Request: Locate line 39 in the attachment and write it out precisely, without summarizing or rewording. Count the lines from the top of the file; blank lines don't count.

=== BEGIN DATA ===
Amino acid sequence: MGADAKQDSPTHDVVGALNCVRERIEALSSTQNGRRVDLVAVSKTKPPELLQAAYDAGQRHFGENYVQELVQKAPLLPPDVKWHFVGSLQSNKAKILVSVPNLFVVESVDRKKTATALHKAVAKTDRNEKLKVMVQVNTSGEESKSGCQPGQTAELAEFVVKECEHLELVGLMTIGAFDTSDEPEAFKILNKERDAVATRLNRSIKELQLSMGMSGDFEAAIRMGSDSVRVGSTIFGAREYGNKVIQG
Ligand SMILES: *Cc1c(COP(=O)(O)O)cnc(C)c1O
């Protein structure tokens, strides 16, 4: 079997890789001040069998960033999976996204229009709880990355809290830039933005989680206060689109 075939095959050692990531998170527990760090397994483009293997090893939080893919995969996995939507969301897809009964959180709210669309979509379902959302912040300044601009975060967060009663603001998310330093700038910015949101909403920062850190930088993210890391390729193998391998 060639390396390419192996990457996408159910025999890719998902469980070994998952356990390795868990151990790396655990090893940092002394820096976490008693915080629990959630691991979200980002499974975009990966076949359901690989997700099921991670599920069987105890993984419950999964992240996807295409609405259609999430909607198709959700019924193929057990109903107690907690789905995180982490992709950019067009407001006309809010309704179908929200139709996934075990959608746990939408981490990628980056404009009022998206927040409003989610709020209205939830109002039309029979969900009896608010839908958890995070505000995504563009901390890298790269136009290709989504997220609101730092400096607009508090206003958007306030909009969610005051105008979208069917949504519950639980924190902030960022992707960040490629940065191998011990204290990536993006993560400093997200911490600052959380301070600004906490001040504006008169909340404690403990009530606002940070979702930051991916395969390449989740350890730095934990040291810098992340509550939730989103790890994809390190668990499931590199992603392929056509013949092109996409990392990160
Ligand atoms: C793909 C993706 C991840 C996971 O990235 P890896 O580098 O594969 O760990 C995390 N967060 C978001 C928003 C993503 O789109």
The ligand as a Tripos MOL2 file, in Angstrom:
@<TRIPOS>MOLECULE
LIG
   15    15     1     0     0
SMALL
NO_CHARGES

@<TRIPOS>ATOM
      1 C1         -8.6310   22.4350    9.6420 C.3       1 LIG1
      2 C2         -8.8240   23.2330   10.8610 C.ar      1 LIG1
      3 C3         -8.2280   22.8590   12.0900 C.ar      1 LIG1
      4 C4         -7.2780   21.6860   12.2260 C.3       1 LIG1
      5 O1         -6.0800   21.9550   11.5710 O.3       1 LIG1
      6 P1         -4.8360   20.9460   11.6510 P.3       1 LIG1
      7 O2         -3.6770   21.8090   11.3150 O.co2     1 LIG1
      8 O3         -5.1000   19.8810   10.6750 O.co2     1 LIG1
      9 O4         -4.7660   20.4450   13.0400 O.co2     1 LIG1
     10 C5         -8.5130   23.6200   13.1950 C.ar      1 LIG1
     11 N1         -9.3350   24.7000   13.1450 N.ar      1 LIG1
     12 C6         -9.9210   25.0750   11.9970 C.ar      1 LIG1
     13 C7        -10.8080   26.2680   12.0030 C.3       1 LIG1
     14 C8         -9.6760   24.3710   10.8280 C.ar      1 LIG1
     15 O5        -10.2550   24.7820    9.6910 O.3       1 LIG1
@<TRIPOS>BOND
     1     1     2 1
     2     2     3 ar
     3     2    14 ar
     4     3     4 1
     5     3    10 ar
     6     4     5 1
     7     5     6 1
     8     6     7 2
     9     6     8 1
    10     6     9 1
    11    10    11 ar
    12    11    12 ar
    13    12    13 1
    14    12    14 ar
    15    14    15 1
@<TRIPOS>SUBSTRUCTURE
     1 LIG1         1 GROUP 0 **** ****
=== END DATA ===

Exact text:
    12    11    12 ar